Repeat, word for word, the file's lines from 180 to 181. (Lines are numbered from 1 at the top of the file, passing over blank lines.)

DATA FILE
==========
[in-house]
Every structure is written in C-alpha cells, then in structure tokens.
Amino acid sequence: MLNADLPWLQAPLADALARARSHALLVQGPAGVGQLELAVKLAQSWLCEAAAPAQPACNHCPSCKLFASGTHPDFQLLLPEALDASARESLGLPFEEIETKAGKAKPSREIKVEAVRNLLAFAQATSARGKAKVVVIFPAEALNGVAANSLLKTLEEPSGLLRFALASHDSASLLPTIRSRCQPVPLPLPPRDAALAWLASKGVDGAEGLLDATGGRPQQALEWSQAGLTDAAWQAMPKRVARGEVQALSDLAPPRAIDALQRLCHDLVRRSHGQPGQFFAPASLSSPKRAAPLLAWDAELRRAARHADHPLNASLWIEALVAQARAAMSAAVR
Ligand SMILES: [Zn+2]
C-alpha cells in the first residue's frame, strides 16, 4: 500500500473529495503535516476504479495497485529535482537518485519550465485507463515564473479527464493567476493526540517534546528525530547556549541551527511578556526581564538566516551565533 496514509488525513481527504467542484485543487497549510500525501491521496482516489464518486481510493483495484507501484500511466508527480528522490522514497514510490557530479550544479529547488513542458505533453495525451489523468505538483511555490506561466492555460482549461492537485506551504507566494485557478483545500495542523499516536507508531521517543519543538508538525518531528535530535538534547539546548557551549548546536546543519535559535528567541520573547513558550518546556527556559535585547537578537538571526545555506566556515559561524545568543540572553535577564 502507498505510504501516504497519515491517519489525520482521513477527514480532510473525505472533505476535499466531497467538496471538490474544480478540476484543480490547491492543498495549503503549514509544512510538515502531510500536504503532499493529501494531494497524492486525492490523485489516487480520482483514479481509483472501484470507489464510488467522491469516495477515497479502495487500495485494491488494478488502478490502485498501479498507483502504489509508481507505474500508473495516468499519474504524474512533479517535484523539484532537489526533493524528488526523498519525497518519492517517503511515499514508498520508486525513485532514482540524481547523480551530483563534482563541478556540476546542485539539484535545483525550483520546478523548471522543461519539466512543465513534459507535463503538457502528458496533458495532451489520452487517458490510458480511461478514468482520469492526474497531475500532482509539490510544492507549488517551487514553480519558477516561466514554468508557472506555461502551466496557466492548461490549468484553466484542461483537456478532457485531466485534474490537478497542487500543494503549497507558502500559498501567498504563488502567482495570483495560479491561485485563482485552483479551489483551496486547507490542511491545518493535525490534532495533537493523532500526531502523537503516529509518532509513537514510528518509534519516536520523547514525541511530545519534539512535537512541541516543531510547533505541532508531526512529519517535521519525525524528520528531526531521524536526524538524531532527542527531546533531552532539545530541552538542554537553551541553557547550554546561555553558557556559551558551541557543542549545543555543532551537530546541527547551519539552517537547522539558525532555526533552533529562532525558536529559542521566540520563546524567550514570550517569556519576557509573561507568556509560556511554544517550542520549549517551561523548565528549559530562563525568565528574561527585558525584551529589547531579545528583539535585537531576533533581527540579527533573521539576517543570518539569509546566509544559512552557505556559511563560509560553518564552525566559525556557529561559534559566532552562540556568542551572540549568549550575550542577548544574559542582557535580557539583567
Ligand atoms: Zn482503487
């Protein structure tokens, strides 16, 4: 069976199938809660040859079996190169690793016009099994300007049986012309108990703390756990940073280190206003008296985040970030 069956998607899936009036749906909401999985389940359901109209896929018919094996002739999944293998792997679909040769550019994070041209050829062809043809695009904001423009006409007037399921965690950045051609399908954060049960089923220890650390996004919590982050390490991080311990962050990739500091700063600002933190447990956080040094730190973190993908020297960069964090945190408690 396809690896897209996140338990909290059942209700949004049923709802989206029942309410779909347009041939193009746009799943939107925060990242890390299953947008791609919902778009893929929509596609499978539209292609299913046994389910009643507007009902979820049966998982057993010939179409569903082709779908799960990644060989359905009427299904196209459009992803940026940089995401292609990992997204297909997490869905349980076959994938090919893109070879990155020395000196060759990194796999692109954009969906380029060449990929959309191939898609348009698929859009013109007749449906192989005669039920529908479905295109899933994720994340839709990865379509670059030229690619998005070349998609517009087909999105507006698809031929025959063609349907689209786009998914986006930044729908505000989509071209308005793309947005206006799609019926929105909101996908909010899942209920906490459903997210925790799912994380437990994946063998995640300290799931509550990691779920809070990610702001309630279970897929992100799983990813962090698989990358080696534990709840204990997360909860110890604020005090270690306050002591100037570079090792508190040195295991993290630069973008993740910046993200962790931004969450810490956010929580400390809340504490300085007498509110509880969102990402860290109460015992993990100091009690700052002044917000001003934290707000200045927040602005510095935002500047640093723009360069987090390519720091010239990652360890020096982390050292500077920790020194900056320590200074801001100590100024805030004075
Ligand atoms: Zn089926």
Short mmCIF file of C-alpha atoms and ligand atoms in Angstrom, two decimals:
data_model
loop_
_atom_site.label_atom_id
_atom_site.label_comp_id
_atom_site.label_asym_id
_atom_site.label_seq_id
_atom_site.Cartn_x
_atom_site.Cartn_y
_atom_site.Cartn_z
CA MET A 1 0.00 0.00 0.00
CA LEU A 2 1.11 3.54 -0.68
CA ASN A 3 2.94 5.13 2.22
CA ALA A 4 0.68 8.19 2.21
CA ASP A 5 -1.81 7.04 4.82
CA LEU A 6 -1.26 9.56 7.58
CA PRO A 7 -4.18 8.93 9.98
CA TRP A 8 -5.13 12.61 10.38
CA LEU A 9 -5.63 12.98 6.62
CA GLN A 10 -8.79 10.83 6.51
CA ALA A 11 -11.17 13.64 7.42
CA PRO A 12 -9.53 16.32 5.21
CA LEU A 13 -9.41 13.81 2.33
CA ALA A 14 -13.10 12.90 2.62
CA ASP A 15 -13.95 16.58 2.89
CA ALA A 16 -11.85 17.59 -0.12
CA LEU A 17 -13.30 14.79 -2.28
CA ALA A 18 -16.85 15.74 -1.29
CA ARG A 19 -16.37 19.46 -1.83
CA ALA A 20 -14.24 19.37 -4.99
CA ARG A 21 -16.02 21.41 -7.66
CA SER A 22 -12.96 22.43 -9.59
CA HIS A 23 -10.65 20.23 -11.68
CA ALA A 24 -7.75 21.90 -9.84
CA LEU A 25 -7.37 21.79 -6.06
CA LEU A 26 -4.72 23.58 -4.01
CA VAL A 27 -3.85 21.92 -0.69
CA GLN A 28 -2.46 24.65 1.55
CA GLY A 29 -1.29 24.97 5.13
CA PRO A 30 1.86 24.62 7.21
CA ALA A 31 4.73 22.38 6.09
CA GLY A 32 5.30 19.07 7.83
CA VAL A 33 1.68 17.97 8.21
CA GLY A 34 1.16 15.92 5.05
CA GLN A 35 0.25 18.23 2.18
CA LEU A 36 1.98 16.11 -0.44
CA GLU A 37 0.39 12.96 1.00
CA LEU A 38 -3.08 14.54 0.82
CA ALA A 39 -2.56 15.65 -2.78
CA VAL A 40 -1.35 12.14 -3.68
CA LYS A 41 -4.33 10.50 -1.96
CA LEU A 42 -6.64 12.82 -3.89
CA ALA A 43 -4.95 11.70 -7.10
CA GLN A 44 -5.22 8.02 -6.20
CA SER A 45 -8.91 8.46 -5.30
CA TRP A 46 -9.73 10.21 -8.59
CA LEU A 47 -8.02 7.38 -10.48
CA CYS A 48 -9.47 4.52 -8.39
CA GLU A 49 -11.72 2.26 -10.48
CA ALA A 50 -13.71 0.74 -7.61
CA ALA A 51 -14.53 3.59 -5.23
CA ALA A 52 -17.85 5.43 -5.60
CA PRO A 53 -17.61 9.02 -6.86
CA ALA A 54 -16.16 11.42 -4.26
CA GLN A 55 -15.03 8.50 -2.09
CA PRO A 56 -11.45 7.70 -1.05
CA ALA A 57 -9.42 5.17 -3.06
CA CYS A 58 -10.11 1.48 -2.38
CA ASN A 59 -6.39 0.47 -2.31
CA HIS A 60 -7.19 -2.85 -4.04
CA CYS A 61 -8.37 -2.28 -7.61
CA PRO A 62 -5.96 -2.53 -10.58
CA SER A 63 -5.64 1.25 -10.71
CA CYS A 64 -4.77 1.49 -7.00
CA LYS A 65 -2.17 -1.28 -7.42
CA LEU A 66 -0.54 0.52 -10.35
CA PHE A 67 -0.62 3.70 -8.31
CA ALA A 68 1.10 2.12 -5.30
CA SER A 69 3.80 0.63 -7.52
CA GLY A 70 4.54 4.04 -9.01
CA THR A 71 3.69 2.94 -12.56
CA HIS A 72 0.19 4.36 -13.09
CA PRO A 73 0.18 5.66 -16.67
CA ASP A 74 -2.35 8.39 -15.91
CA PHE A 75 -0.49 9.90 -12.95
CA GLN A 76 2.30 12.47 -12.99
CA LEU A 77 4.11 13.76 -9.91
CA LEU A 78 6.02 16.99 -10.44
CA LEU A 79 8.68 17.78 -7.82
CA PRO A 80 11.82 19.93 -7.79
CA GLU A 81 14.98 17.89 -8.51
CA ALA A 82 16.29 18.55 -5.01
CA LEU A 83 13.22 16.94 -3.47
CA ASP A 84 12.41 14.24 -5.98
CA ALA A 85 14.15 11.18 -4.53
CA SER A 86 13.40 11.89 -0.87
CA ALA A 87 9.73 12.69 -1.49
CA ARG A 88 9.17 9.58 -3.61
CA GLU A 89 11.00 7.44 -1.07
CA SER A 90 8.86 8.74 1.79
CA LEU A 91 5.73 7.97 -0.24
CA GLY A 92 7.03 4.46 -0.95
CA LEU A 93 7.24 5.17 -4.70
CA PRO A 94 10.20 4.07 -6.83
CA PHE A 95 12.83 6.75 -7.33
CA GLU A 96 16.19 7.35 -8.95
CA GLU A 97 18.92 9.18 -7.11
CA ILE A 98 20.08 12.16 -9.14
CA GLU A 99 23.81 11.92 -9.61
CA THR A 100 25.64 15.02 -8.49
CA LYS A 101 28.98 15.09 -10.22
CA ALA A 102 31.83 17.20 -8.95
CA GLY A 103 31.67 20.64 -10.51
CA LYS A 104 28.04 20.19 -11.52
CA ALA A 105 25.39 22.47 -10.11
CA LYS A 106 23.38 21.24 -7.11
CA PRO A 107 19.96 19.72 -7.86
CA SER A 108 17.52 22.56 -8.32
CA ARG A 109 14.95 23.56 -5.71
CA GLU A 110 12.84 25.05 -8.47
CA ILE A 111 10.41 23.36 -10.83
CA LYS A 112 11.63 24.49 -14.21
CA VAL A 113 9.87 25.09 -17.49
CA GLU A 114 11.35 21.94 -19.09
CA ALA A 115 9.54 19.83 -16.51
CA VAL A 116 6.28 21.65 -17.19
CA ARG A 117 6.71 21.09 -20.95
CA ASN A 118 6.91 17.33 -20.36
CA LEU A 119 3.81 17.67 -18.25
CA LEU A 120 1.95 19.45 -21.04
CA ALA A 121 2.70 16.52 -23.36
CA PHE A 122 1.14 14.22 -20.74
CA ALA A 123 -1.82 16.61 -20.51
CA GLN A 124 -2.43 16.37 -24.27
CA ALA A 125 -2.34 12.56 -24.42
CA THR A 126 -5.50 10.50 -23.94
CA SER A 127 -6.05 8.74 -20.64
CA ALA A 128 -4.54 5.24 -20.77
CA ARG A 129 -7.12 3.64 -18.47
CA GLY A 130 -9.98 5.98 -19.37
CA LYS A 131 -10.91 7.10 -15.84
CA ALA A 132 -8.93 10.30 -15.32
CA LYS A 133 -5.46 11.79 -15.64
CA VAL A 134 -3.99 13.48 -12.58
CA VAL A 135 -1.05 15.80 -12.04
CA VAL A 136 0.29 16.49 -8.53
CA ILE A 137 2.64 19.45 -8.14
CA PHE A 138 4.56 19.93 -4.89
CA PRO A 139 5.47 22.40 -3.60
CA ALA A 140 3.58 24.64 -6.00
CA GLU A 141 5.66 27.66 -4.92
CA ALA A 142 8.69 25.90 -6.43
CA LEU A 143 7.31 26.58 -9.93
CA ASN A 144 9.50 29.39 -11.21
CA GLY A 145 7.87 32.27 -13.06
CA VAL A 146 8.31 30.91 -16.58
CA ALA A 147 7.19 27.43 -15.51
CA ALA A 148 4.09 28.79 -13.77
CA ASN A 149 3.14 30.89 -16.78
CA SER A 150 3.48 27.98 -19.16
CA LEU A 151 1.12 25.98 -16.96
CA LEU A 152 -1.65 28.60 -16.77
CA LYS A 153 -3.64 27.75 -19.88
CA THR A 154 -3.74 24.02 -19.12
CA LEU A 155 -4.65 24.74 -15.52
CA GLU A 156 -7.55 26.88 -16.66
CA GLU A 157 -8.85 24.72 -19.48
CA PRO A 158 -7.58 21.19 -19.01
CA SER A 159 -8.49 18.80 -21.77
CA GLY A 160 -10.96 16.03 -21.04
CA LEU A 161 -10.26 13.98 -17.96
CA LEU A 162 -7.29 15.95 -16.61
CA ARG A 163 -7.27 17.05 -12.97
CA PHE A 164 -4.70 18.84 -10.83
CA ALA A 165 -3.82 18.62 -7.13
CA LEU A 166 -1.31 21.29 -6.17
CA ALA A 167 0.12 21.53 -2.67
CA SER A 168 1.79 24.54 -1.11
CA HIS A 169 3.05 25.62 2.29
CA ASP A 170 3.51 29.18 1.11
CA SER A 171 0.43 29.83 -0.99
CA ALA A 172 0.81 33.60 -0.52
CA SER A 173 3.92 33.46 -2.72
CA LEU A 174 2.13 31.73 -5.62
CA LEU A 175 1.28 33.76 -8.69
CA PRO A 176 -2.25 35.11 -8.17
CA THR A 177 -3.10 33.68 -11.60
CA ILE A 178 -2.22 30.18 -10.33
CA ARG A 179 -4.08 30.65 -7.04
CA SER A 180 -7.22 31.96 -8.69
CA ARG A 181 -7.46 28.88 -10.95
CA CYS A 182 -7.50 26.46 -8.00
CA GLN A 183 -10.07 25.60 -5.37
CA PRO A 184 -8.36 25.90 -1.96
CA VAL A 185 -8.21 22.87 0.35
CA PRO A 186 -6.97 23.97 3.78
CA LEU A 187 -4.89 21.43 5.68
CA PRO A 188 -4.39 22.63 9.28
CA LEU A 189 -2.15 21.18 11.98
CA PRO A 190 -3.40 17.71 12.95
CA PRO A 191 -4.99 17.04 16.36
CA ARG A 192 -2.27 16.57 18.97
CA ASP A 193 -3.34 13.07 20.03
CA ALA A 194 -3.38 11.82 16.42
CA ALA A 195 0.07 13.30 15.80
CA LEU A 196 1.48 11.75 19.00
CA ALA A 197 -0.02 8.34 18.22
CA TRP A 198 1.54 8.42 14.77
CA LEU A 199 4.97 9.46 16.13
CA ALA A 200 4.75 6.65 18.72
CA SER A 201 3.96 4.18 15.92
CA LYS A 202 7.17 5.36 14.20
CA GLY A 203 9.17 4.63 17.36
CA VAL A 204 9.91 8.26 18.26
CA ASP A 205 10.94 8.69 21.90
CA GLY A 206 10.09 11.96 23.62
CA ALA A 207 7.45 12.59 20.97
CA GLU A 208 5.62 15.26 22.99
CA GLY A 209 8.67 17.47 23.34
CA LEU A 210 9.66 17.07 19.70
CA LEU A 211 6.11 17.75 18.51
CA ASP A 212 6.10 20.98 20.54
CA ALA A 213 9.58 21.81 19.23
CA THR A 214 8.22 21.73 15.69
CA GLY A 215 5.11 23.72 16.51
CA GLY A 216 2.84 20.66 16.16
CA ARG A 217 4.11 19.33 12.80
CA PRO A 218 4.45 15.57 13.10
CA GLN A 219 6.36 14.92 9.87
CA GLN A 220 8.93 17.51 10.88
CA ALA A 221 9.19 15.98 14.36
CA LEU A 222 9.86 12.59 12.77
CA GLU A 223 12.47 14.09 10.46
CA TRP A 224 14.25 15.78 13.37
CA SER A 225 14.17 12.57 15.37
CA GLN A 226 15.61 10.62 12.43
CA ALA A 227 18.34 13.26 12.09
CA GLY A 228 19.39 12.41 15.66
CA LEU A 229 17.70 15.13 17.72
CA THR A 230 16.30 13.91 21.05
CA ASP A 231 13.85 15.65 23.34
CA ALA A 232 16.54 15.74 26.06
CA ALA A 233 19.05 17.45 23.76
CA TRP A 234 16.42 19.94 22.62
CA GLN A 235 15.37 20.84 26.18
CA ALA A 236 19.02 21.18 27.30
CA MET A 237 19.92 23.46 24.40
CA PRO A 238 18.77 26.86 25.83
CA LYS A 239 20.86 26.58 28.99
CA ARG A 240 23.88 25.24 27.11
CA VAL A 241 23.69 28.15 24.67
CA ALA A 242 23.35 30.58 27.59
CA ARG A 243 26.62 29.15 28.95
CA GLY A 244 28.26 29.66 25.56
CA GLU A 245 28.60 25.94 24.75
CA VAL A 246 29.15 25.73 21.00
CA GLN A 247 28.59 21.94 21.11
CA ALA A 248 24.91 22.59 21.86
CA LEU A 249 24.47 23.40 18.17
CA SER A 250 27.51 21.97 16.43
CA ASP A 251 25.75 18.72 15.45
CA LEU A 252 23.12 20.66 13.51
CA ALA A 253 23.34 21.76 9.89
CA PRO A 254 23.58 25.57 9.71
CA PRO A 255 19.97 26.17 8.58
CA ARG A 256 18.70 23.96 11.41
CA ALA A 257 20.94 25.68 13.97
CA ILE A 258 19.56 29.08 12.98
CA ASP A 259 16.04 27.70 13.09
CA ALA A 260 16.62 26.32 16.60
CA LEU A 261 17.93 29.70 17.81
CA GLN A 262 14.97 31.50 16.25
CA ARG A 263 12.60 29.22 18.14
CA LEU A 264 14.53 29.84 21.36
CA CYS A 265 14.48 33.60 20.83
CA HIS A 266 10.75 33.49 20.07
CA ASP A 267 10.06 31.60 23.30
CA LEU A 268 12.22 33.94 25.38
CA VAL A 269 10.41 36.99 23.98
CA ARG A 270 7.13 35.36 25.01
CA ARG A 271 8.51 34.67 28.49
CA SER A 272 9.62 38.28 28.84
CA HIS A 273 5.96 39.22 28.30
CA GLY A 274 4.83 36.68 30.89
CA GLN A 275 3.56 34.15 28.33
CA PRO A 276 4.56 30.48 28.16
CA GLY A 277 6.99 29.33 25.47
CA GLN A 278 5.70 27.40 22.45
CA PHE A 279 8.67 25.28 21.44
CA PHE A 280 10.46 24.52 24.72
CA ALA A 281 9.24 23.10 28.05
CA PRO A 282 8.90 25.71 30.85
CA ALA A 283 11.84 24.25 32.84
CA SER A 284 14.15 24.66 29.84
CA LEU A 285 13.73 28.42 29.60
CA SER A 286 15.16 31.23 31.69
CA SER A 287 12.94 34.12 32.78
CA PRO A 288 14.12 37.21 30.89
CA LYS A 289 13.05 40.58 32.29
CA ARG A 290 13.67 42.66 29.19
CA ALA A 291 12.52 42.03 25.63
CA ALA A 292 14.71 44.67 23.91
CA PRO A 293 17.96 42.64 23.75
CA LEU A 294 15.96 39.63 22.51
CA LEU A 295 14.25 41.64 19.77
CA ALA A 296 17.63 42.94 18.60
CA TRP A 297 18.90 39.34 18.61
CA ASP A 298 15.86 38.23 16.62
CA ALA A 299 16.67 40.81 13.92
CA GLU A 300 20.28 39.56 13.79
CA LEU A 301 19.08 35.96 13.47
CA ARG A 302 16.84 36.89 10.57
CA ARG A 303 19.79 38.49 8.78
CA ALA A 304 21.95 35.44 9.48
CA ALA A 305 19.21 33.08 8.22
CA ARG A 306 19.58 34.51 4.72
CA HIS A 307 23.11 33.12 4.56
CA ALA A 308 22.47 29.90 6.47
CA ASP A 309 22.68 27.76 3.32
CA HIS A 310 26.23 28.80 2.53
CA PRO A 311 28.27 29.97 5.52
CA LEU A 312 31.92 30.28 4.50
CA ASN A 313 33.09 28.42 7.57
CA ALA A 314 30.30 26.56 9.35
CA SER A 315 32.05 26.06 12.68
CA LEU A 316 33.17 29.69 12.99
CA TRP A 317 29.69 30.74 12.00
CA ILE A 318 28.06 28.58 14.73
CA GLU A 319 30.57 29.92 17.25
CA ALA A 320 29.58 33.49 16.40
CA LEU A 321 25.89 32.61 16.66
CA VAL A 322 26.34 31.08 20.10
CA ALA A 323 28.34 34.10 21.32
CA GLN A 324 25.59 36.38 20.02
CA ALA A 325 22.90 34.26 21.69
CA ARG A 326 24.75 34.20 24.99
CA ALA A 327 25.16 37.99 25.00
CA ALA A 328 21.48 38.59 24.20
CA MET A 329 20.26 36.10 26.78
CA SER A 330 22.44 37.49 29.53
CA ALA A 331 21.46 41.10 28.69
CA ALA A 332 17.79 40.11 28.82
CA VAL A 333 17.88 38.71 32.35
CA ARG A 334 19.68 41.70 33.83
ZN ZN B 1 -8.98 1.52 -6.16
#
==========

CA LEU A 162 -7.29 15.95 -16.61
CA ARG A 163 -7.27 17.05 -12.97